IMAX Larger than Life

IMAX Larger than Life - IMAX LARGER THAN LIFE CASE ANALYSIS...

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Unformatted text preview: IMAX: LARGER THAN LIFE CASE ANALYSIS 2015 CORPORATE & BUSINESS STRATEGY IMAX: LARGER THAN LIFE CASE ANALYSIS Individual Written Critique | Daniela Donado 1 IMAX: LARGER THAN LIFE CASE ANALYSIS 2015 INDIVIDUAL WRITTEN CRITIQUE IMAX’s roots trace back to 1967, when four Canadians created a system for projecting movies onto a giant curved screen that seemingly immerses viewers. During its first 25 years, IMAX focused on large-format educational films and installing its system in museums, aquariums, zoos and other institutions. IMAX realized that its growth and profitability were limited niche strategy so in response they decided to achieve faster growth and higher margins by expanding to multiplexes and by launching Hollywood films in IMAX format. The change in strategy was partially successful, but the risk of losing their reputation only IMAX is still running. This assignment is going to analyze IMAX`s external and industry environments and identify the opportunities and challenges it faces through the PESTEL framework and Porters five forces. Through this analysis we can determine if IMAX can thrive as a niche player or if it should look to get acquired, and whether or not to exhibit too many Hollywood movies. External Analysis: PESTEL Framework 1. Political: 1) Concerns about violence, sex and vulgar language in movies have generated considerable efforts from influential politicians to organize and lobby political action to regulate the entertainment industry. 2. Economic: 1) The film industry faced financial challenges in the late 90`s where theater owners declared bankruptcy as a result of the over expansion within the industry, in consequence IMAX had to engage in belt-tightening of its own as the majority of its debtors defaulted. 2) This industry is highly dependent on its consumer purchasing power which means that any fluctuation in ticket prices will reflect on demand. 3. Socio-cultural: 1) Moviegoers preference for films varies by their age, gender, lifestyle or even beliefs. IMAX should consider which target audience they wish to attract and define which genre is preferred by frequent moviegoers before considering releasing a film just because attendance and box office revenues are directly related to it. 2) Trend of increased consumption of educational entertainment. 4. Technological: 1) Constantly evolving film technology caused by large investments in research and development has created newer and efficient methods of film making. 2) Technological advance may be considered as a threat for IMAX because new alternatives of film watching that cause people to stay at home rather than going to the theater. 3) IMAX got funding in technological development from the Ontario Technological Fund. 4) Technology is advancing and companies have to constantly update their technology to become more 2 IMAX: LARGER THAN LIFE CASE ANALYSIS 2015 competitive in the industry. 5) Proliferation of cheaper digital film production and 3D equipment technology. 5. Environmental: There is no significant impact environmentally for the film industry. 6. Legal: 1) Government regulation and policies on the industry which have allowed IMAX to own patented rights for all their research and development encouraging technological advances as well as government intervention against piracy offering copyright protection. 3) Actor unions such as Screen Artist Guilds have been formed in order to negotiate higher wages for their labor. Industry Analysis: Porter Five Forces 1. Threat of New Entrants: Low 1)The threat of new entrants in the entertainment industry is low due to the high capital investment and technical knowhow required to enter into the equipment distribution, production and distribution industry. 2) In terms of distribution IMAX has created a barrier to new entrants by establishing partnerships with cinemas to showcase their films. 3) Piracy has also created a barrier to new entrants. 4) Threat may be reduced by the proliferation of cheaper digital film production and 3D equipment technology. 2. Competitive Rivalry: High 1) IMAX faces direct competition from rival studios like Disney/Pixar and theatre chain such as regal entertainment.. 2) Movie success rates from other production studios make it more difficult for IMAX to turn a significant profit from their movies. 3) Competition among movies within the same genre is so high that studios schedule releases carefully to avoid direct competition. 3. Threat of Substitutes: High There are many alternatives that exist for consumers, aside from the IMAX experience such as DVD’s, pay-per-view, video on demand, theme parks, sporting events etc. Consumers can now enjoy similar experiences in the comfort of their own home. 4. Buyer Power: High 1)Moviegoers are increasingly sensitive to price changes. 2) IMAX’s major customers are developing their own large format and 3D technology, which may pose a significant threat to the future of IMAX if they decide to stop relying on its technology. 3) The bargaining power could be increased if IMAX renegotiated the existing contracts with buyers, however, for buyers it is easy to switch if one studio doesn't offer the movie they want. 5. Supplier Power: Moderate 3 IMAX: LARGER THAN LIFE CASE ANALYSIS 2015 1)IMAX’s in house equipment manufacturing, long term relationship with suppliers, use of firm owned technological resources, and number of patents, significantly reduces the bargaining power of suppliers. 2) However, the film industry has a limited number of suppliers, which consequently provides no substitutes for studios such as IMAX. Taking into consideration the previous analysis we can determine that high rivalry coupled with high buyer power, increasing technology costs, and availability of substitutes prevents companies within the industry from making a desired profit. As a result, IMAX will have to change its strategy in the current industry to maintain a competitive advantage. I believe that an acquisition by a larger studio such as Sony, Disney or Time-Warner is a good idea and developing trend for IMAX in the future because both external market situation and internal company competencies are beneficial for IMAX to grow from a niche player to a market leader. Through acquisition, large studio can not only address IMAX’s financial problem and help IMAX to pay off its debt, but also can get more economic returns and add more value through IMAX. Besides, IMAX can ensure its survival and make more business opportunities in the future. This acquisition could help IMAX to install more digital theatre systems, and invest more money on marketing, to attract more audiences to watch its films and increase its box office revenue. Furthermore, the company could convert the studio films into IMAX large format films with lower costs or even create new films combined with both studio and IMAX’s brand. This will expand their core audience, and create more economic value to both the studio and IMAX. Answering the question if IMAX should exhibit Hollywood movies, I believe that this strategy is essential to increase the company`s box office revenue. IMAX can sustain its competitive advantages such as their strong R&D team and their new technological developments (DMR technology). They should take advantage of their achievement in lower costs of conversion to launch more Hollywood films in the IMAX screens. In conclusion, these changes will not make IMAX lose its differentiation; in contrast, it will create more of IMAX’s brand effect. 4 ...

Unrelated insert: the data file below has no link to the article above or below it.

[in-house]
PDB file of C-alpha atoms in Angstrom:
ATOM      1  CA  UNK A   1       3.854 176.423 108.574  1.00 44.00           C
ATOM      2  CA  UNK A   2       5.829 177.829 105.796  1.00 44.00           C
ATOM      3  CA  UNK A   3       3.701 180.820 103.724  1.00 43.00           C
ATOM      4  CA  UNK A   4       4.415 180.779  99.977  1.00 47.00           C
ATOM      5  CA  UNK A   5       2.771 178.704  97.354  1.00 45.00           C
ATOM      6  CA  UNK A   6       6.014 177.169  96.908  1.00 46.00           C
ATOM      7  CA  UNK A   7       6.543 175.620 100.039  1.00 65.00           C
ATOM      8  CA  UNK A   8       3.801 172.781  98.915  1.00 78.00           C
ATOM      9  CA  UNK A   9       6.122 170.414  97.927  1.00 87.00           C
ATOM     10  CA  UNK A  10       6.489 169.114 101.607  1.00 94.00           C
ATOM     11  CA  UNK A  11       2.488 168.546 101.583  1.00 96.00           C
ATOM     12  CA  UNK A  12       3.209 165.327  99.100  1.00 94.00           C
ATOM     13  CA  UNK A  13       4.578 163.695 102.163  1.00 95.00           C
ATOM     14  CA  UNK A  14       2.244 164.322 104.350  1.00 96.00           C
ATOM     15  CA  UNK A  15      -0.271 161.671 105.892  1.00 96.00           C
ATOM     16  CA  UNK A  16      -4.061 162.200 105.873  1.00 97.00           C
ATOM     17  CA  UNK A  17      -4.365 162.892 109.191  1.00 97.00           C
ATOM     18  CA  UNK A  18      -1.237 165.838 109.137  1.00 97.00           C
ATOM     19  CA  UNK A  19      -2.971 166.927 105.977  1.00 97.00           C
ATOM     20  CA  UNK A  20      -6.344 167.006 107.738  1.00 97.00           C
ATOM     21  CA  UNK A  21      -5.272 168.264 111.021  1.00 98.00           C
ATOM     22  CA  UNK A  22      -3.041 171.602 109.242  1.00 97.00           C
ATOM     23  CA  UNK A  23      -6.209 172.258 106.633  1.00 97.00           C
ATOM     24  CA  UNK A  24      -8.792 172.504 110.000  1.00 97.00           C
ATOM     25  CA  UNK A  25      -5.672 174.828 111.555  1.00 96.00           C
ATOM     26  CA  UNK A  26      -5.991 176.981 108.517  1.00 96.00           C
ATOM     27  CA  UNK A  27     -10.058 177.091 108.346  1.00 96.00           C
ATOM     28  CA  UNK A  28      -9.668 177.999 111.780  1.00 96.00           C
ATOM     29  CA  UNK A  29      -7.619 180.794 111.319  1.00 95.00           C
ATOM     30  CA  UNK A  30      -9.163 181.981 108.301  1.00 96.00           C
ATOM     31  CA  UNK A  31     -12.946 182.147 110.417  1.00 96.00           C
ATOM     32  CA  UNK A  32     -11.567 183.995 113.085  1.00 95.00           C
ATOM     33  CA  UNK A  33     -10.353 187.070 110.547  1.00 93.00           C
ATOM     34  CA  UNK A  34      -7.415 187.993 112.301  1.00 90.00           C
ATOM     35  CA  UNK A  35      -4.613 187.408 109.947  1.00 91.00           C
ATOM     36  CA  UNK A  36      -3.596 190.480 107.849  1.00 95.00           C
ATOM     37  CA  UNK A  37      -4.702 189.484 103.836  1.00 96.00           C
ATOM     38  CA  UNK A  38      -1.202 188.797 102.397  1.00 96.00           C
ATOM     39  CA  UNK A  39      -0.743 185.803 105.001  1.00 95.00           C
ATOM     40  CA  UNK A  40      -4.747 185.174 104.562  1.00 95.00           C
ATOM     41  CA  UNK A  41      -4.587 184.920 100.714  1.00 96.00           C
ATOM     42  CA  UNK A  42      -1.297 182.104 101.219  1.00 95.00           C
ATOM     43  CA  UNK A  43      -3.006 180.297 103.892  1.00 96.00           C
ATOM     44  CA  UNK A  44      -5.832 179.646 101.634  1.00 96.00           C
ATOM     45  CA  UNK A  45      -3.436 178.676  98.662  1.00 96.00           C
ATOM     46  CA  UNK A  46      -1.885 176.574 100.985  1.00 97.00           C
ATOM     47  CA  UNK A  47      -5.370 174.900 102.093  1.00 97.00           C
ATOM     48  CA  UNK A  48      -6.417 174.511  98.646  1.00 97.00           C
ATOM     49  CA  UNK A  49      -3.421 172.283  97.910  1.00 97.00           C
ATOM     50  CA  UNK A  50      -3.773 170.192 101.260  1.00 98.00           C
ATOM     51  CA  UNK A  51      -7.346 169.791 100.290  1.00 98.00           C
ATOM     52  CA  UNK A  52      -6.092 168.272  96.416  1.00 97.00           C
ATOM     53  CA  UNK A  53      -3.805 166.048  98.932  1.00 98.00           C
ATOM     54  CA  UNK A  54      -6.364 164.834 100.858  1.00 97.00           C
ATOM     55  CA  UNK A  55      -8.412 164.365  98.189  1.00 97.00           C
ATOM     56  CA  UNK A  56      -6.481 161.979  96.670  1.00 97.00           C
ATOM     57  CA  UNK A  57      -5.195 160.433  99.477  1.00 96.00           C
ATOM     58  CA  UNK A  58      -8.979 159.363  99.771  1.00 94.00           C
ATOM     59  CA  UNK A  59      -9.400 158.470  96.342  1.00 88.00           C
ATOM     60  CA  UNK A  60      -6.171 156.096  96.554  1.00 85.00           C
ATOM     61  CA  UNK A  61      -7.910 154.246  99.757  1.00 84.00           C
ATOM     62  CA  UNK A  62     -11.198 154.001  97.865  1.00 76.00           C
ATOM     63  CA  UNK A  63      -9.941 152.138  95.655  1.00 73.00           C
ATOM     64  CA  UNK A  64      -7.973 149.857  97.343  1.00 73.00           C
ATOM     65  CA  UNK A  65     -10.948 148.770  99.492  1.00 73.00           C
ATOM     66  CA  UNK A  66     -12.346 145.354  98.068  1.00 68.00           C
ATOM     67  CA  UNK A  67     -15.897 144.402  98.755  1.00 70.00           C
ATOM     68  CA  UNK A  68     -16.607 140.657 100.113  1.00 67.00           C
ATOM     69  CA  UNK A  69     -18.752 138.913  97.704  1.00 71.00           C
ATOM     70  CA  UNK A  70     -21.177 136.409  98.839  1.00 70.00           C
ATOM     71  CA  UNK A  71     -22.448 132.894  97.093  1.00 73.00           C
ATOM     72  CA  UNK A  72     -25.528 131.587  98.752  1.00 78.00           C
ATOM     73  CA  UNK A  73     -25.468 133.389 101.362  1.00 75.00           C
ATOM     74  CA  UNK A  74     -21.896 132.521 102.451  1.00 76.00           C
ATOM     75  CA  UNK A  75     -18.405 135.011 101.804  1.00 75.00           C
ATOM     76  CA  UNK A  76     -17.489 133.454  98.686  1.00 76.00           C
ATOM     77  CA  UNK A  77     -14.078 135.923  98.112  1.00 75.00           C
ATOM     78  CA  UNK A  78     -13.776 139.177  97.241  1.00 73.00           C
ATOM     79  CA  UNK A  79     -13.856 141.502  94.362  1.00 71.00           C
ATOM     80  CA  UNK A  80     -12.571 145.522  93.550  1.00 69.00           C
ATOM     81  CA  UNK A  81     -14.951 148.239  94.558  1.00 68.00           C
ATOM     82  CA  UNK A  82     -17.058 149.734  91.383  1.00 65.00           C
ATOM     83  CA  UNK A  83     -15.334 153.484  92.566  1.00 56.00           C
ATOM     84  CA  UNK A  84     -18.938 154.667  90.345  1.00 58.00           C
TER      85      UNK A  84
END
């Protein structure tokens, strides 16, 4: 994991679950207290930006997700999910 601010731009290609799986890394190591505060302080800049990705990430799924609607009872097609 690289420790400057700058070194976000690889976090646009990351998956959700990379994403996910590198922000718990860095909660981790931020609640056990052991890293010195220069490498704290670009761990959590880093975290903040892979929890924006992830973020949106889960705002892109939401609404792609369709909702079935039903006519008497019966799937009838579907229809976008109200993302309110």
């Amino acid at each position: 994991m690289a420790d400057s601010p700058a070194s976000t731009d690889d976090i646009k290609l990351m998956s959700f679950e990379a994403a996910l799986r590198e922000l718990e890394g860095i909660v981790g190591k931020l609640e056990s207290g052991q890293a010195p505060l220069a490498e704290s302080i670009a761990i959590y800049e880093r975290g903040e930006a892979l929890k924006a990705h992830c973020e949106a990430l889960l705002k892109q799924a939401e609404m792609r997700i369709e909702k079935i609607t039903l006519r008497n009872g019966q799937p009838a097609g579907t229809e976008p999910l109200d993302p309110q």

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This document was uploaded on 12/01/2015.